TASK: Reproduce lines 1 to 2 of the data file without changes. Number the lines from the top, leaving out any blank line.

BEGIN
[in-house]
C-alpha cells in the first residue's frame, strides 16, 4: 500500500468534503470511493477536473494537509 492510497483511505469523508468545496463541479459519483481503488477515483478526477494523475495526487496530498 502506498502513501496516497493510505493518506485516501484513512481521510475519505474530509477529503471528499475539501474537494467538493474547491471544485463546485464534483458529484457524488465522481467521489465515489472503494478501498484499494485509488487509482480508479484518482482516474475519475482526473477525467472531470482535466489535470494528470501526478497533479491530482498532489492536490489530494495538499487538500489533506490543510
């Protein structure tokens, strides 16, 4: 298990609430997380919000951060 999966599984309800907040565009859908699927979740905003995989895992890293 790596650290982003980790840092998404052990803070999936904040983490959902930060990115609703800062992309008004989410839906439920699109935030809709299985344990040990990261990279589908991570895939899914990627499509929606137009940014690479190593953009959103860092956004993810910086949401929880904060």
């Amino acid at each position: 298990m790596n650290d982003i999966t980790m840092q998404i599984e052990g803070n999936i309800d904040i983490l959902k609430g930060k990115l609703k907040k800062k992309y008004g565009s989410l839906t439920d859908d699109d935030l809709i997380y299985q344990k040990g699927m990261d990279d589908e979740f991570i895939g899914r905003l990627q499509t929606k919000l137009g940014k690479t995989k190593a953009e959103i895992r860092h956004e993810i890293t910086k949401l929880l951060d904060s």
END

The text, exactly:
[in-house]
C-alpha cells in the first residue's frame, strides 16, 4: 500500500468534503470511493477536473494537509 492510497483511505469523508468545496463541479459519483481503488477515483478526477494523475495526487496530498 502506498502513501496516497493510505493518506485516501484513512481521510475519505474530509477529503471528499475539501474537494467538493474547491471544485463546485464534483458529484457524488465522481467521489465515489472503494478501498484499494485509488487509482480508479484518482482516474475519475482526473477525467472531470482535466489535470494528470501526478497533479491530482498532489492536490489530494495538499487538500489533506490543510